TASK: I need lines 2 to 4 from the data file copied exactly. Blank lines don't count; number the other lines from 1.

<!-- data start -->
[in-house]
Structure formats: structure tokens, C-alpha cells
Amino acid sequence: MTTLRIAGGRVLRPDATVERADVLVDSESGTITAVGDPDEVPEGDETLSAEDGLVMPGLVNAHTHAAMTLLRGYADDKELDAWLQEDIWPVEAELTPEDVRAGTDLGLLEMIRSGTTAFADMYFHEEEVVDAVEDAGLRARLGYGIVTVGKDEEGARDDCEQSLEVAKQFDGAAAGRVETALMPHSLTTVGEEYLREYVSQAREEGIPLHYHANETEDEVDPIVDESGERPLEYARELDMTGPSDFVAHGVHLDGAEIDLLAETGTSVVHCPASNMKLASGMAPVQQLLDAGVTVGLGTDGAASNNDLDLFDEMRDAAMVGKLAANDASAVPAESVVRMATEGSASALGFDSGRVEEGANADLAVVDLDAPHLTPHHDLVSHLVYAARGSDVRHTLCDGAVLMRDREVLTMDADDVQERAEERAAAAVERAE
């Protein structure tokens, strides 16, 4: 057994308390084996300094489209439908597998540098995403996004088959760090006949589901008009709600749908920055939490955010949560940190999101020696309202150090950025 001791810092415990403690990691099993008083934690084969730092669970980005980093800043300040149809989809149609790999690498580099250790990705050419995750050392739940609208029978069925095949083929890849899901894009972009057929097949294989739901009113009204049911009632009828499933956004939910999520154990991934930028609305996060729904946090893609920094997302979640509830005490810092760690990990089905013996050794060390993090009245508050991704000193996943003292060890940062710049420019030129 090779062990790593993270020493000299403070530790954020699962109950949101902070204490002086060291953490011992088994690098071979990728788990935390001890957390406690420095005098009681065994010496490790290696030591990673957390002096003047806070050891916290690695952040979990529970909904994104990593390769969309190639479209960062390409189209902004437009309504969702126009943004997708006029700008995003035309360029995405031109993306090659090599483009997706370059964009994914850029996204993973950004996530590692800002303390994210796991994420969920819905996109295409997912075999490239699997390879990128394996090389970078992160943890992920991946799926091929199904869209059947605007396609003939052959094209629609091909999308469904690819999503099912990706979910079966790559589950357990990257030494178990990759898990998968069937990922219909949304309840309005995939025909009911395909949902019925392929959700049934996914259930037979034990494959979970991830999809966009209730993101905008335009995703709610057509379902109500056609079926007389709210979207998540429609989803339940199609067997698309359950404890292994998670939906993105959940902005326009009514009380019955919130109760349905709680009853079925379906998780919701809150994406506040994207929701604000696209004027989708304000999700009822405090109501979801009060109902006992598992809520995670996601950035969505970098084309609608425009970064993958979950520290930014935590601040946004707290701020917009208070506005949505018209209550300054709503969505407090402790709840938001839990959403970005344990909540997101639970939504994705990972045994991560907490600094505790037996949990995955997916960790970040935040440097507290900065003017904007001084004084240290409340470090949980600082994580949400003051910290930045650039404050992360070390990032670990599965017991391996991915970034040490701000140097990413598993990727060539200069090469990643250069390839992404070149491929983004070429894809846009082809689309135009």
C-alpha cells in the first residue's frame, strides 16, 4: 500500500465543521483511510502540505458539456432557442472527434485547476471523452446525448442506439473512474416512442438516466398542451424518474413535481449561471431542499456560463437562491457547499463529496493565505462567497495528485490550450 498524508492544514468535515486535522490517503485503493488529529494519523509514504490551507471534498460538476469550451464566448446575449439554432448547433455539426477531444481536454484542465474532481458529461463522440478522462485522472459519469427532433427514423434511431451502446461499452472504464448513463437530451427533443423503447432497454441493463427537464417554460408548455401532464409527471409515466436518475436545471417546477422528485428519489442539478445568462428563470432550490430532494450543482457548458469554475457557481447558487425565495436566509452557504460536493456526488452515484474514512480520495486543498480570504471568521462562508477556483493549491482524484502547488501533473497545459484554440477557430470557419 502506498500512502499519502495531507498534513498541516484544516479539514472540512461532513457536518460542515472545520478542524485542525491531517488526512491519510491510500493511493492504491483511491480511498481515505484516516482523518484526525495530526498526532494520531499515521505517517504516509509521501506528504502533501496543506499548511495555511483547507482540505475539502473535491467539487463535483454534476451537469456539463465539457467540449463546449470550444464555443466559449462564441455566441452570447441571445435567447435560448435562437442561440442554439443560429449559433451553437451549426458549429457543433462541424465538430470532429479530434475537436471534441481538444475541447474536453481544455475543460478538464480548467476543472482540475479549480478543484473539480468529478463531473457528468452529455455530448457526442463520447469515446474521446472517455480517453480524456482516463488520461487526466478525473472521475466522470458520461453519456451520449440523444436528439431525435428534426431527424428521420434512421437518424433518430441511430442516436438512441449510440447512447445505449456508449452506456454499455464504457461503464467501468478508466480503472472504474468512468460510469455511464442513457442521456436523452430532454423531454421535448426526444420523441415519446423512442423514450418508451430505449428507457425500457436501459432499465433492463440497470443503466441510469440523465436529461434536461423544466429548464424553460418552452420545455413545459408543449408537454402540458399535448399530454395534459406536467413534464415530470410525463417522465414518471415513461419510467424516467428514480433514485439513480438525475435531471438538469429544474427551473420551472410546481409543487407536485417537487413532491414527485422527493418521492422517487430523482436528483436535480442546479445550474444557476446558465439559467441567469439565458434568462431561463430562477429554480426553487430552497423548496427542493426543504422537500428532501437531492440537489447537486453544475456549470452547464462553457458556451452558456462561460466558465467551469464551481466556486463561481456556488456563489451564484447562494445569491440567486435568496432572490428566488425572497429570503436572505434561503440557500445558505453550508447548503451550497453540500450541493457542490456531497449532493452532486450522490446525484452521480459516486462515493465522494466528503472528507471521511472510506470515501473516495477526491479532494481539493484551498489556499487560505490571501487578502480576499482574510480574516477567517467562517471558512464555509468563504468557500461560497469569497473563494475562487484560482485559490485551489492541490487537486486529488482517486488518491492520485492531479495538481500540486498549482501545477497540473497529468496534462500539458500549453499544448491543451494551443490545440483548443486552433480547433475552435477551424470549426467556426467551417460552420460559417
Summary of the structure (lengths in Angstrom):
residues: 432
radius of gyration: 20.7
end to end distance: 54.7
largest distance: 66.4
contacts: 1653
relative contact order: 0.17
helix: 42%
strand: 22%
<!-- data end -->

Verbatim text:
Structure formats: structure tokens, C-alpha cells
Amino acid sequence: MTTLRIAGGRVLRPDATVERADVLVDSESGTITAVGDPDEVPEGDETLSAEDGLVMPGLVNAHTHAAMTLLRGYADDKELDAWLQEDIWPVEAELTPEDVRAGTDLGLLEMIRSGTTAFADMYFHEEEVVDAVEDAGLRARLGYGIVTVGKDEEGARDDCEQSLEVAKQFDGAAAGRVETALMPHSLTTVGEEYLREYVSQAREEGIPLHYHANETEDEVDPIVDESGERPLEYARELDMTGPSDFVAHGVHLDGAEIDLLAETGTSVVHCPASNMKLASGMAPVQQLLDAGVTVGLGTDGAASNNDLDLFDEMRDAAMVGKLAANDASAVPAESVVRMATEGSASALGFDSGRVEEGANADLAVVDLDAPHLTPHHDLVSHLVYAARGSDVRHTLCDGAVLMRDREVLTMDADDVQERAEERAAAAVERAE
């Protein structure tokens, strides 16, 4: 057994308390084996300094489209439908597998540098995403996004088959760090006949589901008009709600749908920055939490955010949560940190999101020696309202150090950025 001791810092415990403690990691099993008083934690084969730092669970980005980093800043300040149809989809149609790999690498580099250790990705050419995750050392739940609208029978069925095949083929890849899901894009972009057929097949294989739901009113009204049911009632009828499933956004939910999520154990991934930028609305996060729904946090893609920094997302979640509830005490810092760690990990089905013996050794060390993090009245508050991704000193996943003292060890940062710049420019030129 090779062990790593993270020493000299403070530790954020699962109950949101902070204490002086060291953490011992088994690098071979990728788990935390001890957390406690420095005098009681065994010496490790290696030591990673957390002096003047806070050891916290690695952040979990529970909904994104990593390769969309190639479209960062390409189209902004437009309504969702126009943004997708006029700008995003035309360029995405031109993306090659090599483009997706370059964009994914850029996204993973950004996530590692800002303390994210796991994420969920819905996109295409997912075999490239699997390879990128394996090389970078992160943890992920991946799926091929199904869209059947605007396609003939052959094209629609091909999308469904690819999503099912990706979910079966790559589950357990990257030494178990990759898990998968069937990922219909949304309840309005995939025909009911395909949902019925392929959700049934996914259930037979034990494959979970991830999809966009209730993101905008335009995703709610057509379902109500056609079926007389709210979207998540429609989803339940199609067997698309359950404890292994998670939906993105959940902005326009009514009380019955919130109760349905709680009853079925379906998780919701809150994406506040994207929701604000696209004027989708304000999700009822405090109501979801009060109902006992598992809520995670996601950035969505970098084309609608425009970064993958979950520290930014935590601040946004707290701020917009208070506005949505018209209550300054709503969505407090402790709840938001839990959403970005344990909540997101639970939504994705990972045994991560907490600094505790037996949990995955997916960790970040935040440097507290900065003017904007001084004084240290409340470090949980600082994580949400003051910290930045650039404050992360070390990032670990599965017991391996991915970034040490701000140097990413598993990727060539200069090469990643250069390839992404070149491929983004070429894809846009082809689309135009």